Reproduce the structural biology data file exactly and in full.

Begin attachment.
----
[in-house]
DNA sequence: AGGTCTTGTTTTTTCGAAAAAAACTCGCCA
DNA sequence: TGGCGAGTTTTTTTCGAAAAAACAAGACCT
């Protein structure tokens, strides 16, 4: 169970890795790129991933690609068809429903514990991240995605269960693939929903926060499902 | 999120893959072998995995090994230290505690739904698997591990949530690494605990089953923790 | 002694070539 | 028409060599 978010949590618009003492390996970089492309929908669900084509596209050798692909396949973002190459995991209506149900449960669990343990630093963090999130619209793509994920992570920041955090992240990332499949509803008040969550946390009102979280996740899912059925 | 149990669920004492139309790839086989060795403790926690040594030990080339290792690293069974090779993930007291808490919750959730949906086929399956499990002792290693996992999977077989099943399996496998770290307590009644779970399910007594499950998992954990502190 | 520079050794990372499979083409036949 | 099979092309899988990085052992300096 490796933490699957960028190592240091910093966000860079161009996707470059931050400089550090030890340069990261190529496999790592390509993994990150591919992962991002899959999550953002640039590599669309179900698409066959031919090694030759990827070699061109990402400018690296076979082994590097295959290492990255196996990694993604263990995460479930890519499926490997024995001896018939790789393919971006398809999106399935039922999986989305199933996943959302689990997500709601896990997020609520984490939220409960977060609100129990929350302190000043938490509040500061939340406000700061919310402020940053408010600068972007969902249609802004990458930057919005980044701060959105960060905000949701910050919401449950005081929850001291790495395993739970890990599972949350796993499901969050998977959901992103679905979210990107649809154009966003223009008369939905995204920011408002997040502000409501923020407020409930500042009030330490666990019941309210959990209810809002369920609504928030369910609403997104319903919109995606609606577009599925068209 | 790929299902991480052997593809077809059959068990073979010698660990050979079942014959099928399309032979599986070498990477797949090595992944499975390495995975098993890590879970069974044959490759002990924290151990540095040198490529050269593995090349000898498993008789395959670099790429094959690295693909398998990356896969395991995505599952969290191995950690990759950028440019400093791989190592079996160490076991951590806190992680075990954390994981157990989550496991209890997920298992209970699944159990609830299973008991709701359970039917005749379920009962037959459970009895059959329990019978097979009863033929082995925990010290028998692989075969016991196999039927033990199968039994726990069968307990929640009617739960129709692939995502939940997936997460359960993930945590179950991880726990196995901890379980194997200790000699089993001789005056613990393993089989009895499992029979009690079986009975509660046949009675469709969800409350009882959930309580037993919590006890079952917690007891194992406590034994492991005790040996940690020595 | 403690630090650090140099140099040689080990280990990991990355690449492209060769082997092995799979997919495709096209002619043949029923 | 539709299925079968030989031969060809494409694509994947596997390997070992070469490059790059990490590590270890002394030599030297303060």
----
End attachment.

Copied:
[in-house]
DNA sequence: AGGTCTTGTTTTTTCGAAAAAAACTCGCCA
DNA sequence: TGGCGAGTTTTTTTCGAAAAAACAAGACCT
């Protein structure tokens, strides 16, 4: 169970890795790129991933690609068809429903514990991240995605269960693939929903926060499902 | 999120893959072998995995090994230290505690739904698997591990949530690494605990089953923790 | 002694070539 | 028409060599 978010949590618009003492390996970089492309929908669900084509596209050798692909396949973002190459995991209506149900449960669990343990630093963090999130619209793509994920992570920041955090992240990332499949509803008040969550946390009102979280996740899912059925 | 149990669920004492139309790839086989060795403790926690040594030990080339290792690293069974090779993930007291808490919750959730949906086929399956499990002792290693996992999977077989099943399996496998770290307590009644779970399910007594499950998992954990502190 | 520079050794990372499979083409036949 | 099979092309899988990085052992300096 490796933490699957960028190592240091910093966000860079161009996707470059931050400089550090030890340069990261190529496999790592390509993994990150591919992962991002899959999550953002640039590599669309179900698409066959031919090694030759990827070699061109990402400018690296076979082994590097295959290492990255196996990694993604263990995460479930890519499926490997024995001896018939790789393919971006398809999106399935039922999986989305199933996943959302689990997500709601896990997020609520984490939220409960977060609100129990929350302190000043938490509040500061939340406000700061919310402020940053408010600068972007969902249609802004990458930057919005980044701060959105960060905000949701910050919401449950005081929850001291790495395993739970890990599972949350796993499901969050998977959901992103679905979210990107649809154009966003223009008369939905995204920011408002997040502000409501923020407020409930500042009030330490666990019941309210959990209810809002369920609504928030369910609403997104319903919109995606609606577009599925068209 | 790929299902991480052997593809077809059959068990073979010698660990050979079942014959099928399309032979599986070498990477797949090595992944499975390495995975098993890590879970069974044959490759002990924290151990540095040198490529050269593995090349000898498993008789395959670099790429094959690295693909398998990356896969395991995505599952969290191995950690990759950028440019400093791989190592079996160490076991951590806190992680075990954390994981157990989550496991209890997920298992209970699944159990609830299973008991709701359970039917005749379920009962037959459970009895059959329990019978097979009863033929082995925990010290028998692989075969016991196999039927033990199968039994726990069968307990929640009617739960129709692939995502939940997936997460359960993930945590179950991880726990196995901890379980194997200790000699089993001789005056613990393993089989009895499992029979009690079986009975509660046949009675469709969800409350009882959930309580037993919590006890079952917690007891194992406590034994492991005790040996940690020595 | 403690630090650090140099140099040689080990280990990991990355690449492209060769082997092995799979997919495709096209002619043949029923 | 539709299925079968030989031969060809494409694509994947596997390997070992070469490059790059990490590590270890002394030599030297303060």